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Saturday, January 30, 2010

Website Evolution and Profitable Revenue

A rather long and complex post to make a simple point, I'm afraid, but process is everything.

I've been reading Richard Dawkins' The Greatest Show on Earth, which is a powerful presentation of the evidence for evolution, and I've been impressed by his skillful use of analogy in making his case. Analogies are like cars: they all eventually break down (as this one is about to do). Analogies are useful as aids to understanding (as cars are not).

In fact, analogies are not only useful: they are necessary, because our understanding of the world we inhabit is largely figurative. Have you ever wondered why so many things taste like chicken? It's because we cannot express what the taste of something is (except as a chemical reaction, which would be meaningless to the vast majority); instead we have to understand our taste experience by comparison. We don't ask what the taste of a strawberry is. We ask what a strawberry tastes like.

But I digress.

Dawkins externalizes his search for appropriate analogies for evolution. He lets us in on his thought processes and his reservations, which is a good thing, since the audience he is really trying to reach (most likely in vain, I'm afraid) are linguistic literalists, the people who believe in the literal truth of the mythic, and as a result, that the age of the Earth is somewhere between 6,000 and 10,000 years.

Once more I digress.

One of the analogies that Dawkins tosses aside as inadequate and misleading is the comparison of DNA with a blueprint. When you build a house from a blueprint, you know where the roof trusses are going to go before you lay the foundation. This is top-down design. We can think of DNA as a set of instructions, but in order for DNA to be a top-down blueprint for the born/hatched/germinated instance of life, it would have to contain an exponentially greater number of instructions.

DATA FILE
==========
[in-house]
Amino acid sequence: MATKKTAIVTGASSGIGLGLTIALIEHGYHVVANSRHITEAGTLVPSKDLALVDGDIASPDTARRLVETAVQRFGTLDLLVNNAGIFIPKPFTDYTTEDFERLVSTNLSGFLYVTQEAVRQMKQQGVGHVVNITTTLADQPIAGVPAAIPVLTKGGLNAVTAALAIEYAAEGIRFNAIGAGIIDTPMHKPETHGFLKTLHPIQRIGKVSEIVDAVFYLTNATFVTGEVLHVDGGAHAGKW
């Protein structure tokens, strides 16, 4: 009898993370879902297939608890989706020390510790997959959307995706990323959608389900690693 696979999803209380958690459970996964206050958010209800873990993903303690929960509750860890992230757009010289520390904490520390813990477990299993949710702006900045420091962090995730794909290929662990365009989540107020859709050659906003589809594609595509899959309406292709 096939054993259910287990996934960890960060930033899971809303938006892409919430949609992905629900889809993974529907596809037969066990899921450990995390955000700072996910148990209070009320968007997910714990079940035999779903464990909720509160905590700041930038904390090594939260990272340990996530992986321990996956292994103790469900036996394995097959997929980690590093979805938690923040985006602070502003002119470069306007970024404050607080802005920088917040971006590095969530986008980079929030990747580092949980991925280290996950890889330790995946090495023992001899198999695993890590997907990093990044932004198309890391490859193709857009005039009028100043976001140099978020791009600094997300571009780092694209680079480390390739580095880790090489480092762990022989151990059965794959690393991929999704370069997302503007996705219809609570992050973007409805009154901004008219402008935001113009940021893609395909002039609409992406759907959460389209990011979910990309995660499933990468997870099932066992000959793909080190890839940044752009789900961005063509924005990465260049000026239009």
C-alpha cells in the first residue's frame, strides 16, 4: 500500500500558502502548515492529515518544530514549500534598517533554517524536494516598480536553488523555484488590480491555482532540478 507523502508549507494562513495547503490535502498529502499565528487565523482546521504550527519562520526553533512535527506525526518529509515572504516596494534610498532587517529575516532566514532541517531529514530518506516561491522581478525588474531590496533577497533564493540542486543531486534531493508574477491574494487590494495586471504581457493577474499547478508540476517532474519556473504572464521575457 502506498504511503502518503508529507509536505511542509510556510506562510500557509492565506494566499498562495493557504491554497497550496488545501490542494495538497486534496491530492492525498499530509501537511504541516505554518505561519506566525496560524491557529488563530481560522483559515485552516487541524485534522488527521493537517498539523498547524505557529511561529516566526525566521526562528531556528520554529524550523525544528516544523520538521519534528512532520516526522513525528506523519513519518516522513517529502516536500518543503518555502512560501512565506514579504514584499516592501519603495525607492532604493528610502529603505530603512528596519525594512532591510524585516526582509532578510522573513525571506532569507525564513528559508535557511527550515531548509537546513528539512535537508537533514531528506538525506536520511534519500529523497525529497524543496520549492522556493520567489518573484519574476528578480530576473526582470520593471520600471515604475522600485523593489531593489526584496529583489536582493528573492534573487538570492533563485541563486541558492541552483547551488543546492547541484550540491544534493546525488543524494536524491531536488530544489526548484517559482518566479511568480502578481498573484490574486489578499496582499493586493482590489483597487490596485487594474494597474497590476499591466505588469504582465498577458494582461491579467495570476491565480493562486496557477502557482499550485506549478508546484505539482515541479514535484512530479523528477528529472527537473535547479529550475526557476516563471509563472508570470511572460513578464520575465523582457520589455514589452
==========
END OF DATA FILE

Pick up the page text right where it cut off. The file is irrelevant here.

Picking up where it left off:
A more fitting analogy for the way that embryologic life develops is the recipe. If you look at a building carefully, you can reverse engineer it and come up with a blueprint. You can't do the same thing with a cake. A recipe does not describe a finished result. It is a set of instructions that sets a process in motion toward a not-completely-predictable result.

But, to paraphrase Arlo Guthrie, that's not what I came here to talk about. I came here to talk about websites, and my point is really quite simple.

Your website should be a living, breathing entity. It is never done developing, so you can't start with a "final" state in mind. Instead, you need to start with a recipe, with a set of ingredients that interact to achieve objectives. You're not building a cathedral, and visitors don't come to your website to worship. Your website is not a one-time investment or a cost of doing business. It is an ongoing budget line and a profit centre. For most businesses, it is the key to more profitable revenue, because it drives down the cost of opportunities.

Think of your website as an ongoing dinner party with your customers, during which you engage in mutually beneficial, sparkling conversation. The courses change, but their purpose remains as a vehicle for that conversation.

When you are developing your website, you primary considerations should be your objectives, a recipe for success, and the ingredients you need to begin the process.